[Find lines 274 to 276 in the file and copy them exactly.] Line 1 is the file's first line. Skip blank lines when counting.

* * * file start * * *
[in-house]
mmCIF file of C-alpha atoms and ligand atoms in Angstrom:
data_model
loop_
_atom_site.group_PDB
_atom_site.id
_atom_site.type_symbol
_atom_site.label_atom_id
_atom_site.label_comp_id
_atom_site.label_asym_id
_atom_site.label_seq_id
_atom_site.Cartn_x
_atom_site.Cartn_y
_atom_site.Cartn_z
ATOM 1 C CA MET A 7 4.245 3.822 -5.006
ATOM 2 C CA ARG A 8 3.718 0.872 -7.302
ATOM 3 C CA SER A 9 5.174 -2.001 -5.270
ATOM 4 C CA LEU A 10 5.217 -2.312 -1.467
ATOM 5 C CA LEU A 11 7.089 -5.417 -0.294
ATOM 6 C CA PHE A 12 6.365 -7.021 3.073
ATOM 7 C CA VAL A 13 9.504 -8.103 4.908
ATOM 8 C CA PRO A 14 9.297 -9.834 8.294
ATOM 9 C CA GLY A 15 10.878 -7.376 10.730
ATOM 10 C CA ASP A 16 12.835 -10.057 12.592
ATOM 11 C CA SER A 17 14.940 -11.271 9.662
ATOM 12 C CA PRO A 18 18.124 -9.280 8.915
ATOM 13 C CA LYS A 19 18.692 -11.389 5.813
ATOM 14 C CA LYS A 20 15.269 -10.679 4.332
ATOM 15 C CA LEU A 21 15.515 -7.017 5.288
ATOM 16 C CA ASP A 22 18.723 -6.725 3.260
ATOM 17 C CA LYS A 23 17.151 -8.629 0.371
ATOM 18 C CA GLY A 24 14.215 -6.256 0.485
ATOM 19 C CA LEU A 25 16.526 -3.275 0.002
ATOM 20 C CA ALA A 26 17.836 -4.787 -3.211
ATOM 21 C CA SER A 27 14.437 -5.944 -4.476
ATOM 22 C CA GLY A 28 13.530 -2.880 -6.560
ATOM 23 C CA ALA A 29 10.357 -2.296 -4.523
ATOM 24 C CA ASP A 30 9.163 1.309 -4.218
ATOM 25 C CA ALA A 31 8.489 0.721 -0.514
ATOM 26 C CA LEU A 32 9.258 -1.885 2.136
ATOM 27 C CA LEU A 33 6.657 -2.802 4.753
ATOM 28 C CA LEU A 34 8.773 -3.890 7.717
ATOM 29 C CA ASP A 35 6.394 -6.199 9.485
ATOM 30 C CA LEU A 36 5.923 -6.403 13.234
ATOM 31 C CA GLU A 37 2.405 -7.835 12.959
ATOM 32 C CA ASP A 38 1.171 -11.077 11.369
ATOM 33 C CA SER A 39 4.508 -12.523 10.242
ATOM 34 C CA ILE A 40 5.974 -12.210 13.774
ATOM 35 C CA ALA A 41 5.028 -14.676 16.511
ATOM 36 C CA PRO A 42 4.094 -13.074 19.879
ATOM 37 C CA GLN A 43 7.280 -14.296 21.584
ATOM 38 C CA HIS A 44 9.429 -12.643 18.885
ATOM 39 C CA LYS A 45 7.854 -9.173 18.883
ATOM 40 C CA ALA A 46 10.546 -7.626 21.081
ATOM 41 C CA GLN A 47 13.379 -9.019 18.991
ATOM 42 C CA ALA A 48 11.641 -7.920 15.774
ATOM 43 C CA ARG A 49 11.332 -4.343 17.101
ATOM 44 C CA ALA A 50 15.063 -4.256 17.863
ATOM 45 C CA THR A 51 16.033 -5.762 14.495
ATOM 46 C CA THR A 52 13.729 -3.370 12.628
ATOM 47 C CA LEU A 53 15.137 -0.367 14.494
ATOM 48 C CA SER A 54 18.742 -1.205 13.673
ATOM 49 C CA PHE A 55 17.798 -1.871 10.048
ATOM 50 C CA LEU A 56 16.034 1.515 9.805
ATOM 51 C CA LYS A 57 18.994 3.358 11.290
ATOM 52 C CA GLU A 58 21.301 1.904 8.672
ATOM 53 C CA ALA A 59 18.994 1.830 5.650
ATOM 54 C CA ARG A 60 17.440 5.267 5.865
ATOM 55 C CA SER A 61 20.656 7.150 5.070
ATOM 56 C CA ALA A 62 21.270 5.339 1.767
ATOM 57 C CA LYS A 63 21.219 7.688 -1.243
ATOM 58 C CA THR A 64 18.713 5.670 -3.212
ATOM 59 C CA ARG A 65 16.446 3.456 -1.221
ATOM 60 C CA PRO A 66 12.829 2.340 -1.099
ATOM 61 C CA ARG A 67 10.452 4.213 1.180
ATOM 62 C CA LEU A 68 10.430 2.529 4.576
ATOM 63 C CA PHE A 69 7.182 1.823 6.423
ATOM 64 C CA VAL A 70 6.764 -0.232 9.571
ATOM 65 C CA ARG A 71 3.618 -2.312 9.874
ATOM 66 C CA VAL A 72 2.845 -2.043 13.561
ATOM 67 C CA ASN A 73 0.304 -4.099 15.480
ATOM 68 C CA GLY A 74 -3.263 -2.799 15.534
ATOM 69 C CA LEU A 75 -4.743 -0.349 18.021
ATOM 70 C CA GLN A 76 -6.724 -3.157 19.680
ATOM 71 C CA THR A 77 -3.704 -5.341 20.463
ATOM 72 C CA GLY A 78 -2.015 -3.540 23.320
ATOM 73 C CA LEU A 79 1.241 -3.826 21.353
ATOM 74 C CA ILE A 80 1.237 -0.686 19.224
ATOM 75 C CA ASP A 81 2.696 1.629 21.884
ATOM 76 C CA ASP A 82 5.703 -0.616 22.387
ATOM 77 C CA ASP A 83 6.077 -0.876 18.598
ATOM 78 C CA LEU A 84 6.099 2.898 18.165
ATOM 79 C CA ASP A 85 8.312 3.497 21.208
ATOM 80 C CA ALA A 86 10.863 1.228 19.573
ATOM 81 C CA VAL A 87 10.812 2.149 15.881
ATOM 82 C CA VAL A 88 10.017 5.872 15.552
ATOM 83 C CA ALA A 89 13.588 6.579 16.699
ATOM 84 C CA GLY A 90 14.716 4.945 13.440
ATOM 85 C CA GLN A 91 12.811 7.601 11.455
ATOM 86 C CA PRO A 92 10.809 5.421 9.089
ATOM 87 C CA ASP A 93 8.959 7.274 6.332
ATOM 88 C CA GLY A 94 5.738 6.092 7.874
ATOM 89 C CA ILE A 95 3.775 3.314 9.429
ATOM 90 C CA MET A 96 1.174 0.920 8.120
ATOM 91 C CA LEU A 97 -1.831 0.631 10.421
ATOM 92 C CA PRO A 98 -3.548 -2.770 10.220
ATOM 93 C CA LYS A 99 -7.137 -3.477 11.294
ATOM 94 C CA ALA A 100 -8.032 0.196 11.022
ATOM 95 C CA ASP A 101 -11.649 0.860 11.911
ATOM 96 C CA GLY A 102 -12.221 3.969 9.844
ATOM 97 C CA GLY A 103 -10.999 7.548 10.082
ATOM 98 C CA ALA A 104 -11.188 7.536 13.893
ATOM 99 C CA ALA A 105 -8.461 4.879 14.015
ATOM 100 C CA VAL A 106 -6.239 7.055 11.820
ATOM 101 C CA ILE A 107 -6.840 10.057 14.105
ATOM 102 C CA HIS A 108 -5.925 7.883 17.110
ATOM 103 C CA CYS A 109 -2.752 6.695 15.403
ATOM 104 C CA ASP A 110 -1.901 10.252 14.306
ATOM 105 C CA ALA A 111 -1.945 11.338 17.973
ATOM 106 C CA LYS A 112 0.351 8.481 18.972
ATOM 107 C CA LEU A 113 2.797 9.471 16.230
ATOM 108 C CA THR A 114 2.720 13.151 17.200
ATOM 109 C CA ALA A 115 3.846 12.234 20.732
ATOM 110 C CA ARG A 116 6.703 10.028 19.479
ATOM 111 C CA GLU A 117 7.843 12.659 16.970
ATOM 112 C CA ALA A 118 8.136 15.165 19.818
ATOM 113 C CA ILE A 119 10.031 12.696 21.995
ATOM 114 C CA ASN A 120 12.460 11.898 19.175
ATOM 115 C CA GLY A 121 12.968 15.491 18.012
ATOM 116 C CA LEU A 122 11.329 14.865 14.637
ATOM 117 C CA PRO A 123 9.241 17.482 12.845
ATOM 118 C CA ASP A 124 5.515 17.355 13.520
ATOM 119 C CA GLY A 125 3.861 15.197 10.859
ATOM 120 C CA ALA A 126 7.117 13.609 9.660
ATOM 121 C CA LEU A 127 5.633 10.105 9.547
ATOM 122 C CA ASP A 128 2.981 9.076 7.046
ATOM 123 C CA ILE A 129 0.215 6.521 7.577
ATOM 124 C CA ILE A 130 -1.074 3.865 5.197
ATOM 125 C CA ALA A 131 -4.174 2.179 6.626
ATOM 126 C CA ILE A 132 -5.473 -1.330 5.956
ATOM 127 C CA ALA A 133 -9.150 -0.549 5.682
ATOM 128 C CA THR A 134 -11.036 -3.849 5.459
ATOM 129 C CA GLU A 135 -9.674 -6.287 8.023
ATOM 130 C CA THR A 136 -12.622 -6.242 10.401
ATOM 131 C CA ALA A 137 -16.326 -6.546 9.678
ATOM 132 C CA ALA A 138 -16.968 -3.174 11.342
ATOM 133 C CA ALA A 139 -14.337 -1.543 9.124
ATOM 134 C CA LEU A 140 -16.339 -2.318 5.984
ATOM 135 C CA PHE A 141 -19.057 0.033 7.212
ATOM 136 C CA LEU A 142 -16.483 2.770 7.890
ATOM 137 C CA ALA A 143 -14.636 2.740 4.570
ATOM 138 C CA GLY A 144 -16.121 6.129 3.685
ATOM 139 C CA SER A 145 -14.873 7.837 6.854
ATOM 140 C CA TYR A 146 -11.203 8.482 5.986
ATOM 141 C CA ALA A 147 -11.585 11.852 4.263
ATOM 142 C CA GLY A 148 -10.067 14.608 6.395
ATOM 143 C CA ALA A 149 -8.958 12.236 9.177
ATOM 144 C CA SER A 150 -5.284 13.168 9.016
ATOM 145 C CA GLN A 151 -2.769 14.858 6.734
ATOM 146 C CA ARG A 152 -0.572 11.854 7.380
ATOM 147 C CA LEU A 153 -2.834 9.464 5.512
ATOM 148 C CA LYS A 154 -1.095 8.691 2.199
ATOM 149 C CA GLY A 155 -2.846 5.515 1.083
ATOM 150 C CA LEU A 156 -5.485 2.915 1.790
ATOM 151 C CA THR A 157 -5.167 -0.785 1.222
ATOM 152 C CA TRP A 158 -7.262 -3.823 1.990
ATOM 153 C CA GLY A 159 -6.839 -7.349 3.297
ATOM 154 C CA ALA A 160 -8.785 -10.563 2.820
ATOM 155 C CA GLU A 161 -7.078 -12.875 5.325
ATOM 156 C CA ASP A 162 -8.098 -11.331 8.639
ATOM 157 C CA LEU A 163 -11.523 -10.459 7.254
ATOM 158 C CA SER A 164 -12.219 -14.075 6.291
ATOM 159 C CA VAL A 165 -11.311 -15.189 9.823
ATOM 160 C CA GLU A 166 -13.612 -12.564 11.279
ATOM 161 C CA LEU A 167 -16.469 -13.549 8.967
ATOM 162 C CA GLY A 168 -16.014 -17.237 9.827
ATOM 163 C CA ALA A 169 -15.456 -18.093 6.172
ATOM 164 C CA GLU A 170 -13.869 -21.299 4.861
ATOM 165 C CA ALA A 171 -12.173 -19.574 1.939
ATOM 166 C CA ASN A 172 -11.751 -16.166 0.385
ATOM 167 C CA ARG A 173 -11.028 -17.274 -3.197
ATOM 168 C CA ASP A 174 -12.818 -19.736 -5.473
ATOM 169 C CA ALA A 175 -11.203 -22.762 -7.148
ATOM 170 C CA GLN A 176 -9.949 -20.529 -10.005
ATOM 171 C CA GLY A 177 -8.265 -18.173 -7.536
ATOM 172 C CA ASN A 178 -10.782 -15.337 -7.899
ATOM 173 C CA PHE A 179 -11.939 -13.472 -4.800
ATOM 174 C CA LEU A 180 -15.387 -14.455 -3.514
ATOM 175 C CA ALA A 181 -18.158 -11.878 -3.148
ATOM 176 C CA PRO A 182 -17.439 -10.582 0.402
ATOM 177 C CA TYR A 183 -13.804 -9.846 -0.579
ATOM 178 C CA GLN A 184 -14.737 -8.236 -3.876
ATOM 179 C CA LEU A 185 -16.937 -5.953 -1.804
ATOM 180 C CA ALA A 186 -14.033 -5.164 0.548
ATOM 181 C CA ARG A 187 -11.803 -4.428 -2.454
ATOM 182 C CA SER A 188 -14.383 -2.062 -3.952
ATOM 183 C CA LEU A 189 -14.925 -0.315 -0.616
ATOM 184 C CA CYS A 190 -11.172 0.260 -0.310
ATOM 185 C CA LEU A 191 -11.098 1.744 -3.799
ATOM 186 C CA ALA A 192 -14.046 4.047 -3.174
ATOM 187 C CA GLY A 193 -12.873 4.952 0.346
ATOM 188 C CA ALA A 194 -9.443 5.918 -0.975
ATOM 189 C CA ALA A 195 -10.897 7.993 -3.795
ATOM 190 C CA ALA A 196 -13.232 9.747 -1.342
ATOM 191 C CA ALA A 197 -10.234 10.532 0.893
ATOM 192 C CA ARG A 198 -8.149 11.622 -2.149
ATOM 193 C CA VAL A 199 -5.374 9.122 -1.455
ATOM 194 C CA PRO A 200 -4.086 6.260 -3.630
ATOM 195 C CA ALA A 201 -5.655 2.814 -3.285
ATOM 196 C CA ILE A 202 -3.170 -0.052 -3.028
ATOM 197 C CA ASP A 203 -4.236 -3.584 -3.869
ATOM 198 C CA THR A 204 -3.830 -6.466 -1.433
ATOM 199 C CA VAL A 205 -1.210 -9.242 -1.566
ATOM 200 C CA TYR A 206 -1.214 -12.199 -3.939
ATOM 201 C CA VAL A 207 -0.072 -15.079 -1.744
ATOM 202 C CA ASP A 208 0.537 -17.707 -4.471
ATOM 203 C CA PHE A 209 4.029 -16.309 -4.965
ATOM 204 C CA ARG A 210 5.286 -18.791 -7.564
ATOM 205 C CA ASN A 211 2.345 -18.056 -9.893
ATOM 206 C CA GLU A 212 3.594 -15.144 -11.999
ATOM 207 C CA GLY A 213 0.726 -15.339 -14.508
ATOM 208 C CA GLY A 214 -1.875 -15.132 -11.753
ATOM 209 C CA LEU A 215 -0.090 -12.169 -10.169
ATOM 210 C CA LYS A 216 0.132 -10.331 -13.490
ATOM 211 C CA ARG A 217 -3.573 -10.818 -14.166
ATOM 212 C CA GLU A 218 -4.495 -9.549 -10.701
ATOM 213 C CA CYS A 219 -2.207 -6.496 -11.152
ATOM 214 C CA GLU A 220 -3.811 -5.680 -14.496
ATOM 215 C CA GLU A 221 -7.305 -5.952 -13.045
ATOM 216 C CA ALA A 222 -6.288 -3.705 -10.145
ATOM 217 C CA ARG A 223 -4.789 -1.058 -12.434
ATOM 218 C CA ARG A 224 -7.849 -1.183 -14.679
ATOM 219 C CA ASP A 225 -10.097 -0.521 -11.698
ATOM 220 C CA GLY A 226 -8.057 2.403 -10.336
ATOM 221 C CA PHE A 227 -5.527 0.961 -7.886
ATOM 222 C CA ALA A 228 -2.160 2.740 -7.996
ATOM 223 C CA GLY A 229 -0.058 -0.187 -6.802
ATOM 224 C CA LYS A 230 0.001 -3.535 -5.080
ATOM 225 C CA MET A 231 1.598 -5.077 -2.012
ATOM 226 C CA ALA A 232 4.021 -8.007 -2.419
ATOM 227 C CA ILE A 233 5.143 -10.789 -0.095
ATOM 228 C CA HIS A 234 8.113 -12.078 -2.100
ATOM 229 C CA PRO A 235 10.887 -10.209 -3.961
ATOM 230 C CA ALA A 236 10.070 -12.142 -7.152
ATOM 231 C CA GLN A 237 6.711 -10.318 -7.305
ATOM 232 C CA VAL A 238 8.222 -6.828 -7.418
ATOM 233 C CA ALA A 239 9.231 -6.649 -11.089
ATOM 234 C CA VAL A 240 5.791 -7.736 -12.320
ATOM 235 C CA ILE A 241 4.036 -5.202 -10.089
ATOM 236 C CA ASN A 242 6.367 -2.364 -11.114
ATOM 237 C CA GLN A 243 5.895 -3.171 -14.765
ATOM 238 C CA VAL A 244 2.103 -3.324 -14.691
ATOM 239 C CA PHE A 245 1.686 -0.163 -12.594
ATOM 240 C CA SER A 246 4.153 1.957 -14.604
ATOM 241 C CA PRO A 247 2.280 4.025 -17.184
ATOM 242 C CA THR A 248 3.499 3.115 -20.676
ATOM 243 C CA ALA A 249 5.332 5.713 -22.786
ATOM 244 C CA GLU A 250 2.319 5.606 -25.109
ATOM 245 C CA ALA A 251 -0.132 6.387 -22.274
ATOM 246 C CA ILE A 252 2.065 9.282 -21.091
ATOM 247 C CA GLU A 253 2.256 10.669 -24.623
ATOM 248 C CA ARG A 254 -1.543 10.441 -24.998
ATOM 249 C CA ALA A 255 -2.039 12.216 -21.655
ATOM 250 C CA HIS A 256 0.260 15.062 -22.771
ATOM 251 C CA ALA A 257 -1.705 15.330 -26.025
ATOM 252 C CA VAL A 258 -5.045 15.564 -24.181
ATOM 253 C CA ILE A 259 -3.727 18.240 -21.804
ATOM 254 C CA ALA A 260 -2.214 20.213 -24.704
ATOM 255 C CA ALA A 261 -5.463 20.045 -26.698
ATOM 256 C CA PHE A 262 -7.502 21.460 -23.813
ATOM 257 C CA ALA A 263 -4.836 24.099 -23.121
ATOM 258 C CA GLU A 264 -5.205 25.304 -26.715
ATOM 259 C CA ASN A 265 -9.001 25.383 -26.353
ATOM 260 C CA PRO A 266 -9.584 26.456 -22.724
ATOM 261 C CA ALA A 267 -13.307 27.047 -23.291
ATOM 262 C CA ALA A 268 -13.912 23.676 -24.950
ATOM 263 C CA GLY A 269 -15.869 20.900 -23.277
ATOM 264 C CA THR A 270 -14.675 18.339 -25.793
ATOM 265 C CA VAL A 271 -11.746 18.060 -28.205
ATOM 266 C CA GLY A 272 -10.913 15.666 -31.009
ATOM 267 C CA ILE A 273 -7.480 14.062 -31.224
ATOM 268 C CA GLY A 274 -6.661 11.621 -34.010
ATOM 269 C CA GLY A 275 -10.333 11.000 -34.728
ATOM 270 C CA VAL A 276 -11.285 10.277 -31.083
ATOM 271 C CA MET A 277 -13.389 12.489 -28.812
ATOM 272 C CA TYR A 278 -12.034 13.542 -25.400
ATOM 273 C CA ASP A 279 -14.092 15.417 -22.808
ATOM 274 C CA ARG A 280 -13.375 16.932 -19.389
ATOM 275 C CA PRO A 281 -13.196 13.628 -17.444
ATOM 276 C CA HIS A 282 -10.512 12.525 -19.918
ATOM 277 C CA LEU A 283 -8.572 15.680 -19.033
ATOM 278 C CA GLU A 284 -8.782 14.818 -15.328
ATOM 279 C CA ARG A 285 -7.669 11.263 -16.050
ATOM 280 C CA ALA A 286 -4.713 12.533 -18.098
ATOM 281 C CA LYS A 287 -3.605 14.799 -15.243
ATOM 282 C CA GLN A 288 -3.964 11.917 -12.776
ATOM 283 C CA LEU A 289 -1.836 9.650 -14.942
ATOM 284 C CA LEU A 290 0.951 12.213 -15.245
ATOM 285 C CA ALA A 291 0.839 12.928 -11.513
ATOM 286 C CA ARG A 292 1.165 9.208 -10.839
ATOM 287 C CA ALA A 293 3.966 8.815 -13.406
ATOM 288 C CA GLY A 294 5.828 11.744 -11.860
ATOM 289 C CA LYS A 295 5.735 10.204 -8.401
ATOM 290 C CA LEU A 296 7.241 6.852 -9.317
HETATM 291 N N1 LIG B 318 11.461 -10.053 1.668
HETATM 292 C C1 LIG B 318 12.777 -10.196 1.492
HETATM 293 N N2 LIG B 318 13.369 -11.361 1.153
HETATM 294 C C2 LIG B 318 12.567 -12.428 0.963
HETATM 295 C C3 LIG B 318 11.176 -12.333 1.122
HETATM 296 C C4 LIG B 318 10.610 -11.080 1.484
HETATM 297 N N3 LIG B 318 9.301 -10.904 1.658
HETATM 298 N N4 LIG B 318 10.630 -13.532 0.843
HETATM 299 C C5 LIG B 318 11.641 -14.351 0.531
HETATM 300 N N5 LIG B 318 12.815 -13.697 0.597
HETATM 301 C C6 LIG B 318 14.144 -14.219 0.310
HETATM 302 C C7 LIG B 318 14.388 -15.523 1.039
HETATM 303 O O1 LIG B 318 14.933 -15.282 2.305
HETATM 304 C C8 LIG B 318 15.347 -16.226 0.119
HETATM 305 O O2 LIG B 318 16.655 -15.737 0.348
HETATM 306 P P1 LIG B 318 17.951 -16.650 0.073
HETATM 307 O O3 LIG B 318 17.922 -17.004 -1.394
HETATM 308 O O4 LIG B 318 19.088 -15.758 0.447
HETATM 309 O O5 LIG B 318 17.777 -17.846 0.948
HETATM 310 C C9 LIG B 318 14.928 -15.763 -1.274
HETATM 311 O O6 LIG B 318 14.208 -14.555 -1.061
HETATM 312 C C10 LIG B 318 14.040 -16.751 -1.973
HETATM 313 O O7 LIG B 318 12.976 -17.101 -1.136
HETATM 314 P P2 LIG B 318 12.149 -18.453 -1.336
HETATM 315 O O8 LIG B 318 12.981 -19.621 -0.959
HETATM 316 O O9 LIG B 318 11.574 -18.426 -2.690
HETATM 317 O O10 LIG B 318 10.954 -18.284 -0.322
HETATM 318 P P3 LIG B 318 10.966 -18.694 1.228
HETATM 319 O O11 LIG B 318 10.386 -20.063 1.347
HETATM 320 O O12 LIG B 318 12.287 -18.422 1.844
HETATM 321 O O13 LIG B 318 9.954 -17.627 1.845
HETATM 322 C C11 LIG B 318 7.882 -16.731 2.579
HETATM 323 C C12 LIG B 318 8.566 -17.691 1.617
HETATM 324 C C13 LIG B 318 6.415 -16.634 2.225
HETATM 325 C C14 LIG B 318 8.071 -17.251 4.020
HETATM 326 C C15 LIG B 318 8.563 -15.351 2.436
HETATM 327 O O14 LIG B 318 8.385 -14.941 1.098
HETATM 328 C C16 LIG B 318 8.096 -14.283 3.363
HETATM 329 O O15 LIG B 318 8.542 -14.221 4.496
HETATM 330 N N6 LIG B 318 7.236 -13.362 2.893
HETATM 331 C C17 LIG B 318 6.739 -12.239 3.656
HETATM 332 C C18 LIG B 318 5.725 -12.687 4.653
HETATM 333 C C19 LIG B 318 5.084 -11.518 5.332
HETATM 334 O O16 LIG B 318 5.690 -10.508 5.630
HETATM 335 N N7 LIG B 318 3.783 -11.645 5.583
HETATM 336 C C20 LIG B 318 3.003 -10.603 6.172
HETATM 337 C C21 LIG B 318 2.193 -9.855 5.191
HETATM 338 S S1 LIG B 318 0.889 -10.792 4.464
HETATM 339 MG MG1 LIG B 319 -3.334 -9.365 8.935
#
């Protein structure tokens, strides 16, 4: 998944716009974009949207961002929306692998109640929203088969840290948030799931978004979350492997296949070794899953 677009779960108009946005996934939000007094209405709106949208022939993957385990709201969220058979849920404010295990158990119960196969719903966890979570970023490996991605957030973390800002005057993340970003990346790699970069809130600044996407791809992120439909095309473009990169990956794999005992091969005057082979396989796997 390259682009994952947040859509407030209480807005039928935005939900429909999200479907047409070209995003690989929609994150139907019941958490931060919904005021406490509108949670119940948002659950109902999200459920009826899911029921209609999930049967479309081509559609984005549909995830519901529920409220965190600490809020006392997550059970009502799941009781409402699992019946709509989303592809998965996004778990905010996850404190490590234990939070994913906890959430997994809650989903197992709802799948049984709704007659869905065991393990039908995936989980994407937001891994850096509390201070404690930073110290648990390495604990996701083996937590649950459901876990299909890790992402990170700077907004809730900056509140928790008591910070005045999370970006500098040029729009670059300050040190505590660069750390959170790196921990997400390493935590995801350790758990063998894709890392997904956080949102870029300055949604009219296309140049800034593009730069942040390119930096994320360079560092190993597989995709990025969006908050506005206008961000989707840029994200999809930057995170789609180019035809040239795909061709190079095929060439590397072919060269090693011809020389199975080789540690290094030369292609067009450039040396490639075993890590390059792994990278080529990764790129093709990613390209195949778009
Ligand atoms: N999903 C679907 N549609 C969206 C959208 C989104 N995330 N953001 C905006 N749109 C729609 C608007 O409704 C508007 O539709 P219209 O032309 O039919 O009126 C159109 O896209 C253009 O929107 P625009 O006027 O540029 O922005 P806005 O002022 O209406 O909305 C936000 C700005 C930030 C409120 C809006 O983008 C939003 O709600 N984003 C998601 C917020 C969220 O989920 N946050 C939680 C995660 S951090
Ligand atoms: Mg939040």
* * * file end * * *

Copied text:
ATOM 260 C CA PRO A 266 -9.584 26.456 -22.724
ATOM 261 C CA ALA A 267 -13.307 27.047 -23.291
ATOM 262 C CA ALA A 268 -13.912 23.676 -24.950